Friday, September 09, 2005

Africa - we have arrived!

Asmaret, Fred and Jonas outside the gelateria

Yes, and in a couple of hours here we have already spoken to more women than in five days in Yemen! Hannah and Ella at the restaurant, where we had pasta with sugo - meat and tomato sauce, no parmesan, and Asmarit, at our hotel (Hotel Khartoum), who lives now in London and told us not to expect the Eritreans to be too friendly, unlike the English!

Anyway, all is going well here. The skies are clear and the temperature is cool (actually feels cold). It is like being in Italy, with coffee bars and gelaterias all around. Fred had his Campari - for less than it cost in Sicily last year, just missing the slice of lemon though. We noticed wine from Italy - Veneto and Lago Trasimeno (?) as well as South Africa and Australia, maybe we will try some tomorrow, although I notice that Fred cannot wait to get his lips round a glass of nice cold chardonnay.

After checking in we took our first tentative steps out onto the streets. They were full with young Eritreans, all wrapped up well - mostly in very dull colours (which apparently is typical for Eritreans). After passing the Babylon Bar, opposite our hotel, we made it out to the main street - Harnet Avenue - very spaciously laid out, lined with palm trees. Here we came across the Cinema Impero (which sadly seems to have closed), which is a large typically 1930's art deco style cinema, then the Roman Catholic Cathedral (although most Christians here, we are told are Orthodox, but which Orthodox we need to find out), from where the bells were chiming - making a change from the muezzins of the last couple of months, an abandoned villa, numerous pizzerias, coffee bars, drinking dens and pastry shops and then a large government building in extreme 1930's art deco/fascist style, which I am looking forward to photographing tomorrow.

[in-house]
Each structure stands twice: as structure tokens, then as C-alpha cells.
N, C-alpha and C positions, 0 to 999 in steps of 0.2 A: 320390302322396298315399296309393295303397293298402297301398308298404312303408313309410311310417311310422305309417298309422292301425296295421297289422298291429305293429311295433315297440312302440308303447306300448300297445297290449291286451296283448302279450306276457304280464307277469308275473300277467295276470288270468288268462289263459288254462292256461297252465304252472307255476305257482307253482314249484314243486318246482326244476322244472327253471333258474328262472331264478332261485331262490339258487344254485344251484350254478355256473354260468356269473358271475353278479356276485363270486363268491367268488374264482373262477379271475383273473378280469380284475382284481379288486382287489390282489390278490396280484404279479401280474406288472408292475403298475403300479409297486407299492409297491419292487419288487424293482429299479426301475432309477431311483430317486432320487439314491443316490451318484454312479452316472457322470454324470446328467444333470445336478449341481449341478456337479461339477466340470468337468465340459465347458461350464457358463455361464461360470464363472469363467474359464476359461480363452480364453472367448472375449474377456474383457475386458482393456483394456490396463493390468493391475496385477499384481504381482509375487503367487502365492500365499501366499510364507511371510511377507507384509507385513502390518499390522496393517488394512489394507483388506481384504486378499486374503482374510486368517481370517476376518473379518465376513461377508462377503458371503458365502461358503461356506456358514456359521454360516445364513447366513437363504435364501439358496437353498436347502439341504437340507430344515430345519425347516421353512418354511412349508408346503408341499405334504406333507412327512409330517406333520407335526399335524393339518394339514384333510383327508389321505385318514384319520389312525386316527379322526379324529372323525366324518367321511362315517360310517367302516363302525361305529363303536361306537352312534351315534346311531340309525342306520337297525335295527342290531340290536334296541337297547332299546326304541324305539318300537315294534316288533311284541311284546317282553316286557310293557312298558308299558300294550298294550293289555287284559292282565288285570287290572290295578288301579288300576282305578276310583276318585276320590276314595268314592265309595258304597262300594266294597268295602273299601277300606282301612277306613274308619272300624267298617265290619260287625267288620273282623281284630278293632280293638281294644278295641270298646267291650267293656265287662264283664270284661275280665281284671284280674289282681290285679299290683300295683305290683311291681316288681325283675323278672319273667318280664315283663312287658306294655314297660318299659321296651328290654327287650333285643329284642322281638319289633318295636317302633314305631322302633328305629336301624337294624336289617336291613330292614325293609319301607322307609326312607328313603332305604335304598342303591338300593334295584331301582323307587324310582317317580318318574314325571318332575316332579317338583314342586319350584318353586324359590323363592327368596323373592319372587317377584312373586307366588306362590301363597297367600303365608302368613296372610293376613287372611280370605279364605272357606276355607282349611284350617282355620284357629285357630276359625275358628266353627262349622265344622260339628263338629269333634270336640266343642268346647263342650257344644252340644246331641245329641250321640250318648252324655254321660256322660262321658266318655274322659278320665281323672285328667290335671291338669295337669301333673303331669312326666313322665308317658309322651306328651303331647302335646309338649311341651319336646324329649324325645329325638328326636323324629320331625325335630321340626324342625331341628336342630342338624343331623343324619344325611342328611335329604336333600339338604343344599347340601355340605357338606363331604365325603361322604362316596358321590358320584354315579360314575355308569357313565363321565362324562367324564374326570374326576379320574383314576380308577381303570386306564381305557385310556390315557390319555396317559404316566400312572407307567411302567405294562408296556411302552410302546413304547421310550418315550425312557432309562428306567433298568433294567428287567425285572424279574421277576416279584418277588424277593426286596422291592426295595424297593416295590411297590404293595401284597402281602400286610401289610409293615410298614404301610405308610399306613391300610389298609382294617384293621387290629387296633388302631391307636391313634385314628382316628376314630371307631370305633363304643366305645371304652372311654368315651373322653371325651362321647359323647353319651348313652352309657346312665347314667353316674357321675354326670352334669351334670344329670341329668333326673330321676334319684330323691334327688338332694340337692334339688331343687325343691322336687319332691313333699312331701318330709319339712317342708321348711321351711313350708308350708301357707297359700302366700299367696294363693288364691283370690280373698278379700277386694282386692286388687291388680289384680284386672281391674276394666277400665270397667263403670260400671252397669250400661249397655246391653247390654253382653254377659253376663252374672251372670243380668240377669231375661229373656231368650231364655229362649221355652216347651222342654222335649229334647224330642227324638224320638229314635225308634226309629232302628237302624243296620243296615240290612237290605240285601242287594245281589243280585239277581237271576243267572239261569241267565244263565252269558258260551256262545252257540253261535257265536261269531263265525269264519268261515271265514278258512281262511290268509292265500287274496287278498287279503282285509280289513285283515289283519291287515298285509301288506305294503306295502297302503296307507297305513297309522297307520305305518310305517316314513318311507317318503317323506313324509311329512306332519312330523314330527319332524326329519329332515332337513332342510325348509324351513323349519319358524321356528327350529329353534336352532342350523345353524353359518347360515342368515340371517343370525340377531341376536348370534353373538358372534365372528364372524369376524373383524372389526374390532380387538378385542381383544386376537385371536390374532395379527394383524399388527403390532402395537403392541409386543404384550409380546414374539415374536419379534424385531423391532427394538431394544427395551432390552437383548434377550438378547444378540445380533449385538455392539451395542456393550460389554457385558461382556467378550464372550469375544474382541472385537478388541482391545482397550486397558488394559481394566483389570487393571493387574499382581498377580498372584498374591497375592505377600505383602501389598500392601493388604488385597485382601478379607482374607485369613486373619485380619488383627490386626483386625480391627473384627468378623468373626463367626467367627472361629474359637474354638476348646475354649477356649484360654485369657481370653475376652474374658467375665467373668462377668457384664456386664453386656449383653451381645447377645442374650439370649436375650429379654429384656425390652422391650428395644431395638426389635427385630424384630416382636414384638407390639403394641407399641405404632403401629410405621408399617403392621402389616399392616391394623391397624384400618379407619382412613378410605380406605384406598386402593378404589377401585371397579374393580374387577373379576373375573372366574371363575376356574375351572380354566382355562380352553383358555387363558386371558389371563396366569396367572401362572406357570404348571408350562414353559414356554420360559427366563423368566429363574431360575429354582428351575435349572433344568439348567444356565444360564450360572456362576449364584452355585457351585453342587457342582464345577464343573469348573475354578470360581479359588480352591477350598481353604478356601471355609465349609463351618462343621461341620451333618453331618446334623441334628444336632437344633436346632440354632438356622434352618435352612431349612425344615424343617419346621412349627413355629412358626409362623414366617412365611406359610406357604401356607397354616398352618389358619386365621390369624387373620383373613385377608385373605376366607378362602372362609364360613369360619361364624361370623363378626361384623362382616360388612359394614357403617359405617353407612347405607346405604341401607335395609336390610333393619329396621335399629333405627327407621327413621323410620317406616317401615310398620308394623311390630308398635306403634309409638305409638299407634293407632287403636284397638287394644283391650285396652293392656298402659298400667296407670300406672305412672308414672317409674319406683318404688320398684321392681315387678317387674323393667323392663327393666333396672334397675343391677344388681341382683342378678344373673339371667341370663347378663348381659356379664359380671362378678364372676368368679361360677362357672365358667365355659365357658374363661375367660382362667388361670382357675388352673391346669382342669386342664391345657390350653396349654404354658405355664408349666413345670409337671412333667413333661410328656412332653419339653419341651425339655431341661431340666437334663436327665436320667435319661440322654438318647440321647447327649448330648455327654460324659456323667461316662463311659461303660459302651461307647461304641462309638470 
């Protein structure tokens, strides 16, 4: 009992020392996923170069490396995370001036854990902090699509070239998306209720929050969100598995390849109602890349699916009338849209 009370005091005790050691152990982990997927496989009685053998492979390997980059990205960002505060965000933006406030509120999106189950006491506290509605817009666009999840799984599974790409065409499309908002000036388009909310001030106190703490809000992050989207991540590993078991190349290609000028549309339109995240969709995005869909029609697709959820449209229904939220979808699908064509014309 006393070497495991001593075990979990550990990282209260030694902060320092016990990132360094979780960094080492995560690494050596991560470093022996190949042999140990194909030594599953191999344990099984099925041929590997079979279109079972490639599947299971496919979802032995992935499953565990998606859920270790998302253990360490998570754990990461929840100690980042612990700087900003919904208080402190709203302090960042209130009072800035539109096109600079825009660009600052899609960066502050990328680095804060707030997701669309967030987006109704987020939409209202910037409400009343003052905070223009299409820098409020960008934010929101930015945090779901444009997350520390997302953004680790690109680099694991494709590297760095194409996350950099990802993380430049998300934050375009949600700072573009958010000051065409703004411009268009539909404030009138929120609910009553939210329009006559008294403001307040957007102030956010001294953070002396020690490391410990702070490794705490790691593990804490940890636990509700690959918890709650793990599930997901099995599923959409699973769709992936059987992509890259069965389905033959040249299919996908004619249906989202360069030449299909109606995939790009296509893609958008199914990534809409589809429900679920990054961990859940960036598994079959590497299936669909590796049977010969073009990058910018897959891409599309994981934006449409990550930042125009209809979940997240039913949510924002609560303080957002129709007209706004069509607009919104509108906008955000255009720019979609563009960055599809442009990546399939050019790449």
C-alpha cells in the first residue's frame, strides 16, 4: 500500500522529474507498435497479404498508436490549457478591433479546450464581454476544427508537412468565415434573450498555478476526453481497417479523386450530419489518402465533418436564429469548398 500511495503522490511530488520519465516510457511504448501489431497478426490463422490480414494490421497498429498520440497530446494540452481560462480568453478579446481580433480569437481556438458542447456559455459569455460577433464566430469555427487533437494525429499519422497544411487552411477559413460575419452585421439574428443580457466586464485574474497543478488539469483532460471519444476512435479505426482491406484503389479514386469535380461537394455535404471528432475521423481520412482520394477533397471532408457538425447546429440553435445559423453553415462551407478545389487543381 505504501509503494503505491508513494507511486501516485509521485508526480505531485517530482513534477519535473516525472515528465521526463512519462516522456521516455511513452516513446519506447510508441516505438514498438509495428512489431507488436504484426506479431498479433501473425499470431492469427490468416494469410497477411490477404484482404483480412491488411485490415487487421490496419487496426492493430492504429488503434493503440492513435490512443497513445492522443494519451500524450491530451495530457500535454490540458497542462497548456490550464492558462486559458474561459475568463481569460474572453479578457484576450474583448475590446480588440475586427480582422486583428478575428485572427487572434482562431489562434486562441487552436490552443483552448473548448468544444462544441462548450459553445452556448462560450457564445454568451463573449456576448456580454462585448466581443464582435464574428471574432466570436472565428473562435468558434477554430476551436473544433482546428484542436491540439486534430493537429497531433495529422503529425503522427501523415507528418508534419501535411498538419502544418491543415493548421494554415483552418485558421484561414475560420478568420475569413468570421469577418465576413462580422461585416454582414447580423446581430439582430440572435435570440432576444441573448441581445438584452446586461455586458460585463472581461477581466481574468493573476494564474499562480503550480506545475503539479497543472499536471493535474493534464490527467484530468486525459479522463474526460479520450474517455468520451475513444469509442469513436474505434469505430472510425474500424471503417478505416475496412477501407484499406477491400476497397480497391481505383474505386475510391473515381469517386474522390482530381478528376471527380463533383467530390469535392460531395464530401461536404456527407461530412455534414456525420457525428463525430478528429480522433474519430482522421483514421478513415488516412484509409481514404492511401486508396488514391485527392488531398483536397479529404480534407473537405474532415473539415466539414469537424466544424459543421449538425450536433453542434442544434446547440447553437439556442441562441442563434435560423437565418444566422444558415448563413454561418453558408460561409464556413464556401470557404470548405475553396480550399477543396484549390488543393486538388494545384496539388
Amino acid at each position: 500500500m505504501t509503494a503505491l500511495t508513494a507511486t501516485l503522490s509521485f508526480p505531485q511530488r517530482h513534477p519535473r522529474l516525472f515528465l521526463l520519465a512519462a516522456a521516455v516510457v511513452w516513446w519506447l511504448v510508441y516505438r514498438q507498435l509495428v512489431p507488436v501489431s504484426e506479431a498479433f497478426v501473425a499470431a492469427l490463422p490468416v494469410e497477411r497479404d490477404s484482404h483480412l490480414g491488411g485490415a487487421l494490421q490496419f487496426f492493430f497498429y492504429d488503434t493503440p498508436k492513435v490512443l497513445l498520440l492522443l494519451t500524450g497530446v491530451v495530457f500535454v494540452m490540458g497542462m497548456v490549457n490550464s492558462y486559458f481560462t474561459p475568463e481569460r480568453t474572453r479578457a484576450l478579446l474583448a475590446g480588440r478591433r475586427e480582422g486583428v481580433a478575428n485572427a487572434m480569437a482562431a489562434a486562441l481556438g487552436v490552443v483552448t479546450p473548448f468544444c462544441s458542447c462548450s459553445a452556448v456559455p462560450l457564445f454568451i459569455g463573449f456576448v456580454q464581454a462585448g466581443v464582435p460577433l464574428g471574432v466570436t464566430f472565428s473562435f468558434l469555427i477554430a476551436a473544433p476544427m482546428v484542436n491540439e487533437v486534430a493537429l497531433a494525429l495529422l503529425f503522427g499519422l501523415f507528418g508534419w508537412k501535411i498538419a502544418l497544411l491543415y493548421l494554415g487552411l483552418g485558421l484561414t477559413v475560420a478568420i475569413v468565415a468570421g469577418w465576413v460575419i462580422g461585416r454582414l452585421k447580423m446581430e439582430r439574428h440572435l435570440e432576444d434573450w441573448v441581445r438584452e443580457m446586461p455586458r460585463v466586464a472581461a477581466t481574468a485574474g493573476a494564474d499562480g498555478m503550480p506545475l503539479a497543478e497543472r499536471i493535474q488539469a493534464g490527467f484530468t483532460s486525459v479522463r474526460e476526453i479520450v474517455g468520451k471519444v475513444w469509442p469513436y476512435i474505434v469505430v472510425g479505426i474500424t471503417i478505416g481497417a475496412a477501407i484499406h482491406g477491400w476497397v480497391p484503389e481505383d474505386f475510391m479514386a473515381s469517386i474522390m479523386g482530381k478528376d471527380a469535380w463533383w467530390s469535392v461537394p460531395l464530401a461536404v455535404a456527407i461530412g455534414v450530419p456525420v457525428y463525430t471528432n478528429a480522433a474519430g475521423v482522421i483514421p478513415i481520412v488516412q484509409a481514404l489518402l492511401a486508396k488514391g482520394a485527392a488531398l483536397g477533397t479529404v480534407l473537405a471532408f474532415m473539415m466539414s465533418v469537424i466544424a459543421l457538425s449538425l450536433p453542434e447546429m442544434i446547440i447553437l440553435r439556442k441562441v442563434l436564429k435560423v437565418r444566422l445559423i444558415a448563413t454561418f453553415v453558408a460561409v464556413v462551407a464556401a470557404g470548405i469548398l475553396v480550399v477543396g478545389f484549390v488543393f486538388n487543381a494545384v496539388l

And now we are in the Danait Internet centre, with slow but adequate connections and notices telling us not to visit pornographic sites. But the young boys and girls are all on yahoo messenger sending each other love hearts.

We have learnt our first words to Tigrinya - tsubuk = good, yekenele = thank you, ashugaman = towel (i.e. asciugamano) and pani = bread (pane). We reckon thet there are a very limited number of words which if you can learn greatly help one. Funnily enough while all guidebooks will tell you how to ask teh way to the post office or the train station, none of them tell you what the words are for good, excellent, my friend etc., words which in fact are far more valuable. Anyway, thanks to Hannah and Ella for these first lessons and we hope to learn some more tomorrow.

First, Asmarit has offered to take us around town a bit before she catches her flight back to London. We are told that the markets will be quite interesting as many country folk will be in town. It is good to see women again, after all the black tents or colourful cloths of the last few weeks and it seems that women played a large role in the independence struggle against the Ethiopian imperialists.

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